Unsealed court records show authorities began investigating Michael Cohen in mid-2017 and suggest their inquiry is not concluded.
The US Midwest struggled Monday with historic flooding that claimed at least three lives, displaced residents and damaged hundreds of homes and businesses. Swollen waters hit much of Nebraska, as well as parts of Iowa, Wisconsin, and South Dakota, after a major storm last week dumped snow and rain, even as melting snow was already raising the levels of area waterways. Neighboring states could also be affected as floodwaters drain, officials said.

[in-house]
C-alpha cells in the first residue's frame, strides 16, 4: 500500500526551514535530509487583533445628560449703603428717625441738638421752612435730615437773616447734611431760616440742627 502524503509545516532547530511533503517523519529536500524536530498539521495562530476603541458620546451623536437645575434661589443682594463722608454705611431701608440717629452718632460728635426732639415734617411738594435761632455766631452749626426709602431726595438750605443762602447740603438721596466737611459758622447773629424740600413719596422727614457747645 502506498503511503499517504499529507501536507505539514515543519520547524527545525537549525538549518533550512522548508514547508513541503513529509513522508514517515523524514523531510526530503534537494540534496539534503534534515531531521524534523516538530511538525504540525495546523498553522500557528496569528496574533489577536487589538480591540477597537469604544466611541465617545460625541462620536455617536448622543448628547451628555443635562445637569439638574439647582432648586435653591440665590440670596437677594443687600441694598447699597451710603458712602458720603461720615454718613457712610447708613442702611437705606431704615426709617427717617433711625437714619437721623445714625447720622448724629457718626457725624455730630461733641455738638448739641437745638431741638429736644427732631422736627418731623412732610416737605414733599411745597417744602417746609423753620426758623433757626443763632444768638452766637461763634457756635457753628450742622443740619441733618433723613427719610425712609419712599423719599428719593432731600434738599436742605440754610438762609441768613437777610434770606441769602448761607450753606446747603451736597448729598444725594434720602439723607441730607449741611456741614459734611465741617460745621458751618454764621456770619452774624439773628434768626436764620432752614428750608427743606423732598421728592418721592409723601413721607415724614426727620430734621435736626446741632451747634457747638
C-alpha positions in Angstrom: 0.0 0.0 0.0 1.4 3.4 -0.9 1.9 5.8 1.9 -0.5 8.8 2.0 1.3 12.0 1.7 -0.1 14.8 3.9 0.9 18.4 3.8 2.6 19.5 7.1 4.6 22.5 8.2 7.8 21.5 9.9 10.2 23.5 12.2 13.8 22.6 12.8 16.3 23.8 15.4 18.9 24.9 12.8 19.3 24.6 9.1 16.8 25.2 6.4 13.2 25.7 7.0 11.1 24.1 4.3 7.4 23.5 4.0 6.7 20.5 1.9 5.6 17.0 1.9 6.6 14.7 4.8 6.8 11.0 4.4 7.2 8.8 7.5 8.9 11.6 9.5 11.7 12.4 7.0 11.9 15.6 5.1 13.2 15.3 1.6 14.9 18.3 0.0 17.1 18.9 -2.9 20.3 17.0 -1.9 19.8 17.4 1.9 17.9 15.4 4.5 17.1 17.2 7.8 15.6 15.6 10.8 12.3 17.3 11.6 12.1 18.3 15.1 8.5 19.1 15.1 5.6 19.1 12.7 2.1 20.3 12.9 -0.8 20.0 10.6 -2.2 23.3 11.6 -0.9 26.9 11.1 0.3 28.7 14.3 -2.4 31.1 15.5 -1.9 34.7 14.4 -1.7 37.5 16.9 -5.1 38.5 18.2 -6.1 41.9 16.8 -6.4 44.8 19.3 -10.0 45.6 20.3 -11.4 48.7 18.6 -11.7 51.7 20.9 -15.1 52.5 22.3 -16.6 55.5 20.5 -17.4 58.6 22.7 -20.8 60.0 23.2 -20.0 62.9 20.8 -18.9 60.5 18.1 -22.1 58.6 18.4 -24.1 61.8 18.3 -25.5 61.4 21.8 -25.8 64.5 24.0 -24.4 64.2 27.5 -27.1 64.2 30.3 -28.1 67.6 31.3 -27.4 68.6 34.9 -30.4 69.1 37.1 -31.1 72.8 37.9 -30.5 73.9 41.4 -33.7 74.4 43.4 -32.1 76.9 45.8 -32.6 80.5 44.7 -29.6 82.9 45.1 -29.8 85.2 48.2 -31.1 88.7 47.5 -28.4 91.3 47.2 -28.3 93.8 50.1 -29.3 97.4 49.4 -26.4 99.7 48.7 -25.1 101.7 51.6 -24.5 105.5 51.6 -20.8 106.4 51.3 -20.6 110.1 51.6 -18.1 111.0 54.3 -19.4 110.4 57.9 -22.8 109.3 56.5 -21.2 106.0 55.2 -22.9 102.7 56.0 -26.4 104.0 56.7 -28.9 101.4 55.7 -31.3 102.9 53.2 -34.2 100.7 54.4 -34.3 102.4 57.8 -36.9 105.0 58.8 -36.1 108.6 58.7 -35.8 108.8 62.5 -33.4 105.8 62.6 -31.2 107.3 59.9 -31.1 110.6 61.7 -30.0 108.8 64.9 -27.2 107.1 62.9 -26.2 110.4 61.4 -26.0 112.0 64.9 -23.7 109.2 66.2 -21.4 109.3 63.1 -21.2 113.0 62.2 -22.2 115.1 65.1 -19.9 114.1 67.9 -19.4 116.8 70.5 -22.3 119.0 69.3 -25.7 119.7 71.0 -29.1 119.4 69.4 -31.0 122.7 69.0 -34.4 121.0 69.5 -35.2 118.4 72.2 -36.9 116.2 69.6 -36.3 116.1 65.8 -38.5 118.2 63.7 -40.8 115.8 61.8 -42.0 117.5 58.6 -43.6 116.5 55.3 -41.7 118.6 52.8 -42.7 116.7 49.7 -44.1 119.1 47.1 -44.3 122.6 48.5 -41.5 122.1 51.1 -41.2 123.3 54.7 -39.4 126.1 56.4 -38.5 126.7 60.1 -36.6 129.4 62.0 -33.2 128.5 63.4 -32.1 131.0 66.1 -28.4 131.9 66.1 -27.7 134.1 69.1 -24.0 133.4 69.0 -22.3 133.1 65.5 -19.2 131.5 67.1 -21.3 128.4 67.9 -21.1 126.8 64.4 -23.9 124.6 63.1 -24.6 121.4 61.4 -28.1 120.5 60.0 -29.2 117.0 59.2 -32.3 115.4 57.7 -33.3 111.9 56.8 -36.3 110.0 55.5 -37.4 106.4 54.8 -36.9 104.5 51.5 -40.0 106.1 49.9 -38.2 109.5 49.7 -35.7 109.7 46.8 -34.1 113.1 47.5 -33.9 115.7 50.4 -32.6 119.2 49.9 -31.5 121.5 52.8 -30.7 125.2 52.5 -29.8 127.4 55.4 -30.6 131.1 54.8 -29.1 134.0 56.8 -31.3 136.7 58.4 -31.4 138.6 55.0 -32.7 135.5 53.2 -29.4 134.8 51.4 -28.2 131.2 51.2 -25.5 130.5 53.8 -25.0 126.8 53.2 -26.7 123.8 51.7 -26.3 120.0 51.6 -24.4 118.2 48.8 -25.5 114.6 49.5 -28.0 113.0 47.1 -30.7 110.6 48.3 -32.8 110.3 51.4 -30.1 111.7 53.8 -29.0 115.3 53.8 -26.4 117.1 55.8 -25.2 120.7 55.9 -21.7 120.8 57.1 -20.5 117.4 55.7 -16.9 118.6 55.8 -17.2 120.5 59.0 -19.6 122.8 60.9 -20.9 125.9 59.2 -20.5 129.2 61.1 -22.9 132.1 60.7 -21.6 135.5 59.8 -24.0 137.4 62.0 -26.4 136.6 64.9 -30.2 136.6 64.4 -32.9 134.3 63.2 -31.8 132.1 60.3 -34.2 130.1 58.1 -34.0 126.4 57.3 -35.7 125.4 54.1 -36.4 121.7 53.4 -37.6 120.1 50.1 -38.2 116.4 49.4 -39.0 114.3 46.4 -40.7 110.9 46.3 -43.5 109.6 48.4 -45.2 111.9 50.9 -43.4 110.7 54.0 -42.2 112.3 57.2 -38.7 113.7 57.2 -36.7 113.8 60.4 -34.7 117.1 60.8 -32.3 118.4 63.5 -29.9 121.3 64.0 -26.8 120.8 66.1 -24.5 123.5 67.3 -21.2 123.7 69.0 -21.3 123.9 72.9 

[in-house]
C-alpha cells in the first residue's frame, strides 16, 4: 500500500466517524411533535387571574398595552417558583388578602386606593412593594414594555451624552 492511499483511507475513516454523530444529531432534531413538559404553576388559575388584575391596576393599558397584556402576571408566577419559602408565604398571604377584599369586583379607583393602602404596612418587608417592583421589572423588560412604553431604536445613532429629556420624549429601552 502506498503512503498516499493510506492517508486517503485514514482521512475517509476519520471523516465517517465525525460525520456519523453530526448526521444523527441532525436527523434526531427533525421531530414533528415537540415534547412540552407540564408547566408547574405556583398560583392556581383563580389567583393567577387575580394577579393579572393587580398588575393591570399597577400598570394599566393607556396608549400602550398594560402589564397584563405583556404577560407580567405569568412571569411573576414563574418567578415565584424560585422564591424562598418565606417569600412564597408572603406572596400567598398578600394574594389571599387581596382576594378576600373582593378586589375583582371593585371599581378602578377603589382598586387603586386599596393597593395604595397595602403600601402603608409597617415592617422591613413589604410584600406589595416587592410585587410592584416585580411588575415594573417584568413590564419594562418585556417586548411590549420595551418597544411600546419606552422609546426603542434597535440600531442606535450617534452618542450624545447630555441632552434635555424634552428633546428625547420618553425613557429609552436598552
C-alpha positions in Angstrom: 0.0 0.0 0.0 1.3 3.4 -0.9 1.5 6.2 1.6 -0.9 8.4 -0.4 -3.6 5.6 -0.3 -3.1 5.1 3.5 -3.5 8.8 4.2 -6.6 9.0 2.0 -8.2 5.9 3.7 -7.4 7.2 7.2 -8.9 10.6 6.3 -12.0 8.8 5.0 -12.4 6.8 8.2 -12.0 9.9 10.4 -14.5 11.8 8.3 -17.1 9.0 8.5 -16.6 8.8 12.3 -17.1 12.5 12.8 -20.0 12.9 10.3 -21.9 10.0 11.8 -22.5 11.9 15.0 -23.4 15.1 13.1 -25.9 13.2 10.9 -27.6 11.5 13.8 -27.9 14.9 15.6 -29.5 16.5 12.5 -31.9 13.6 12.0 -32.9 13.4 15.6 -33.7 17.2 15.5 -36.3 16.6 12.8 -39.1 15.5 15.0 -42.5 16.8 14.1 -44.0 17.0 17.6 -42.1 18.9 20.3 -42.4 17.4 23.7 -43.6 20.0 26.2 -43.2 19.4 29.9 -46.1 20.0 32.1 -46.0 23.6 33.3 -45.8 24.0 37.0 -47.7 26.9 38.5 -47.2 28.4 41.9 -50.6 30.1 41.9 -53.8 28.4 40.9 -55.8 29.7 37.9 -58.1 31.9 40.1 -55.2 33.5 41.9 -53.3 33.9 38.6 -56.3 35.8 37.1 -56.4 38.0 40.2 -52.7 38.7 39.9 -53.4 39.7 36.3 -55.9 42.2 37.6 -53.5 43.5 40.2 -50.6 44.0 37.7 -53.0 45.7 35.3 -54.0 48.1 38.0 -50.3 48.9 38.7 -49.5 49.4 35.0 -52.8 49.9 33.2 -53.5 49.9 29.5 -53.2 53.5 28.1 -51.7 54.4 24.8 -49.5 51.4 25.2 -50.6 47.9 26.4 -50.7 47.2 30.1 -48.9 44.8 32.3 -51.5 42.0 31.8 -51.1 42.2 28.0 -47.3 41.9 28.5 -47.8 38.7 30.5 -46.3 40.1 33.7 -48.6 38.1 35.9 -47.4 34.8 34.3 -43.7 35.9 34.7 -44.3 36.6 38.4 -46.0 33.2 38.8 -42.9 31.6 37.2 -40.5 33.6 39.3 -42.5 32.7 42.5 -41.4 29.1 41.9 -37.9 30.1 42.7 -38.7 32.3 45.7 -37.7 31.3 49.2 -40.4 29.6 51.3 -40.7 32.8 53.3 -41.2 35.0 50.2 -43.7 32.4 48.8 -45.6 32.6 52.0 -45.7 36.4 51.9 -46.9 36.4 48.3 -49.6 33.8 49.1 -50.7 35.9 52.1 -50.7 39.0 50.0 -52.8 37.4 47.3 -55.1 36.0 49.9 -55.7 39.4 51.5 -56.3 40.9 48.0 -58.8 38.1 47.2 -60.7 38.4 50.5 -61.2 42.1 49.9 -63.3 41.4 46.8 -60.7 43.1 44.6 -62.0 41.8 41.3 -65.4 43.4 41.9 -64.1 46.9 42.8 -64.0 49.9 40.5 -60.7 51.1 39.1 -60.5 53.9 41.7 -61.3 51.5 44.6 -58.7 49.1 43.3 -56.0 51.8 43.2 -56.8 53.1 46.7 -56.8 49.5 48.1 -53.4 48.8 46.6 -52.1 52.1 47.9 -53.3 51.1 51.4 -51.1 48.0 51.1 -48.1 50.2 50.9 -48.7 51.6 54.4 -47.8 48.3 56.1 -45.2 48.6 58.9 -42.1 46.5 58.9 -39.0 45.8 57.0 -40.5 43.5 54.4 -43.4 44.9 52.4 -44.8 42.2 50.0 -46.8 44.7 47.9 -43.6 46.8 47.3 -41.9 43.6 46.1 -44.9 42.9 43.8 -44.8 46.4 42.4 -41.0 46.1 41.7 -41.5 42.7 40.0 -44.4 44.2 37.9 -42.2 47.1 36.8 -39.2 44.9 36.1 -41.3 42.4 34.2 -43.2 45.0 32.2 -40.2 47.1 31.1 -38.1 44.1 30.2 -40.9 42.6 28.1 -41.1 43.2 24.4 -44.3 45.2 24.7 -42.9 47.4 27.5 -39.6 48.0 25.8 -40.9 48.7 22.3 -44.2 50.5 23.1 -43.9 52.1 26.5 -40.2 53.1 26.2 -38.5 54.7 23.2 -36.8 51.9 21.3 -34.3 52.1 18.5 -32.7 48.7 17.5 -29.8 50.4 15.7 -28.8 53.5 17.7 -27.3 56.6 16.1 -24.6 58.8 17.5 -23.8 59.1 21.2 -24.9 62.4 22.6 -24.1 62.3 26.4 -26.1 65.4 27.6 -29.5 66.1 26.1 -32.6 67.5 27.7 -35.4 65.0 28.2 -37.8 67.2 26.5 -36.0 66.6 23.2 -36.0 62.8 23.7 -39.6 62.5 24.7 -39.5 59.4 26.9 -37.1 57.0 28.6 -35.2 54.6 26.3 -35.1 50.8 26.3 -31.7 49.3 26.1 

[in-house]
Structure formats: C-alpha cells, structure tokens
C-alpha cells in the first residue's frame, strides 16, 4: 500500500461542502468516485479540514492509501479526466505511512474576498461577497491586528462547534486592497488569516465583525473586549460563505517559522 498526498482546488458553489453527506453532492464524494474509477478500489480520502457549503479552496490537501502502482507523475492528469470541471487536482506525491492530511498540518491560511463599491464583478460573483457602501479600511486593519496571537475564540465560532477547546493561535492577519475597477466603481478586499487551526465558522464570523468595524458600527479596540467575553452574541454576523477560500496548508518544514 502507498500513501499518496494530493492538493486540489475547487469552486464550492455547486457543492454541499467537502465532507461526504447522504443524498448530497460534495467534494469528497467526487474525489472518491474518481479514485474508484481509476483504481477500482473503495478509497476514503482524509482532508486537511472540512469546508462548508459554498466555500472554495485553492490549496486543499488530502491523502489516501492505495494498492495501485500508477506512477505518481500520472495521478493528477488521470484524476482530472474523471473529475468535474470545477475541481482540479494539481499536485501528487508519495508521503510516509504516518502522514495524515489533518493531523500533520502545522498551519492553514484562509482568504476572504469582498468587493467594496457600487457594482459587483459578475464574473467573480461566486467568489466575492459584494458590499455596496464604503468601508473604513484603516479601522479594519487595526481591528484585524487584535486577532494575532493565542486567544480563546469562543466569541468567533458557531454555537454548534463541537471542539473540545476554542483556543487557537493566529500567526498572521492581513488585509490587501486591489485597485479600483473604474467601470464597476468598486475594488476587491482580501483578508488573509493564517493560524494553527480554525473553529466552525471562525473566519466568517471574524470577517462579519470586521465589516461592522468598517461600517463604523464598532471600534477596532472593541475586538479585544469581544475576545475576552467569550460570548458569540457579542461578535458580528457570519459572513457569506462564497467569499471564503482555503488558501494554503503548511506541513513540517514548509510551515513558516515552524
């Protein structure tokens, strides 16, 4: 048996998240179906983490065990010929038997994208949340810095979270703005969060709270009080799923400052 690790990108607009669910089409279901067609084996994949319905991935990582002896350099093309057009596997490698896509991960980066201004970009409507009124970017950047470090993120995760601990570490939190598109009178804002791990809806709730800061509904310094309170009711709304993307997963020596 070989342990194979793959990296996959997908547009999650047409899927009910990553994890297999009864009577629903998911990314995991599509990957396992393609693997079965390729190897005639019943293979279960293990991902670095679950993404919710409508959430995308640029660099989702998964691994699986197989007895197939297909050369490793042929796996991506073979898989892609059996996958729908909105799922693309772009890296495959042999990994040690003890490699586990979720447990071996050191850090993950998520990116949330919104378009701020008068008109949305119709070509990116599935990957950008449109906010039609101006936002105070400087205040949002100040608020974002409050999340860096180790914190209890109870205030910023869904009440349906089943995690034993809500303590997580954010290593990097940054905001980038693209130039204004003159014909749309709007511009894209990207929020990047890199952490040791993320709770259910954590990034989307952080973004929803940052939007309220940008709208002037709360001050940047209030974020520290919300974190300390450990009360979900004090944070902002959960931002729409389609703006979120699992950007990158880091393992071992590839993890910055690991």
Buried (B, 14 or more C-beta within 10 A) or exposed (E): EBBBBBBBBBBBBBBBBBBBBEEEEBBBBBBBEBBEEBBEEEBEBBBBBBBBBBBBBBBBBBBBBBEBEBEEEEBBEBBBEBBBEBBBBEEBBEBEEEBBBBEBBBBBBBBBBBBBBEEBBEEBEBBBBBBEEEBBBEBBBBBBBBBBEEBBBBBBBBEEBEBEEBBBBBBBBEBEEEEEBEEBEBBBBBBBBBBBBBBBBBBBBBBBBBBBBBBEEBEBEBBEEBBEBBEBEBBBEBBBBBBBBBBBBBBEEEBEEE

As the families of the 50 Muslims gunned down at two New Zealand Mosques on Friday mourned, Senator Fraser Anning of Queensland put out a widely condemned statement that effectively blamed the victims:> I don’t think I have ever seen a statement like this from an elected official after a terrorist attack: pic.twitter.com/83RCLcM7Mg> > -- Seema (@LATSeema) March 15, 2019Later, as Anning was being interviewed by media, a teenage boy smashed an egg on his head. Anning responded by throwing punches at the young man.All this was caught on camera, of course, much as the massacre itself had been livestreamed on Facebook. Media and social media have undoubtedly exacerbated this tragedy. National Review’s Theodore Kupfer has noted the fascistic murderer’s “sh**posting” (online trolling which blurs the line between jokes about violence and actual violence) and his sadistic sense of irony, suggesting that he “wanted to deepen existing conflicts in a way that will prompt a cycle of overreach and radicalization.”If that was his wish, some people seem to be granting it.Whatever one thinks about the political “lessons to be learned” from this incident — guns, immigration, technology — the first response should surely be to console the grieving and to bury the dead. Instead, politicians and journalists have been scrambling to win another battle in the culture wars.Senator Anning tried to score points for his radical agenda with a heartless, knee-jerk response. In the U.K., Guardian journalist Nesrine Malik got to work on Twitter, juxtaposing commentators’ past moderate criticisms of Islam with their statements of sympathy for the Christchurch victims, arguing that they were in some way to blame for what happened. In the U.S., Chelsea Clinton was confronted by a protester who shouted that her criticisms of Representative Ilhan Omar’s anti-Semitic comments were to blame for the attacks. Everywhere, the politically active seemed to be losing their minds.It was hardly surprising, then, when a teenager soon joined in. You could not make this up: Eggboy was the top trending topic on Twitter on Saturday. His smashing an egg against Anning’s head while filming it for the purposes of social media was an expression of adolescent rage — inappropriate, yes but more excusable than Anning’s response. It was all a perfect microcosm of the wider cultural response to the shooting.Readers may recall Heath Ledger’s terrifying Joker in The Dark Knight. As well as a sadistic sense of humor and bloodlust, he had a disturbingly accurate understanding of human psychology. He knew how to bring out the absolute worst in people, to create chaos and sow hatred. In doing so he would rob people not only of their lives, but of their humanity.To be clear, it would be a grave mistake to attribute either cunning or sophistication to the bigoted thug behind the New Zealand attacks. But if it took neither cunning nor sophistication to produce such a shabby response from our politicians and pundits, what does that say about them?Before it became unfashionable, people used to offer prayers in times of tragedy. Whether or not they meant the gesture literally, it signaled a somber thoughtfulness and a hope for the future that are both sorely needed now. Of course, prayer won’t bring back the dead, it is no substitute for policy, and when used as a type of virtue signaling it can be irritating. But in the immediate aftermath of violence, it can — if nothing else — serve to remind us of a civilizing force.That is especially true in this case, where the slaughtered themselves were murdered while at prayer, cut down in the middle of a sacred communal ritual by an alienated, nihilistic, savage gunman. In the immediate aftermath of such horror, the least we can do is honor their memory.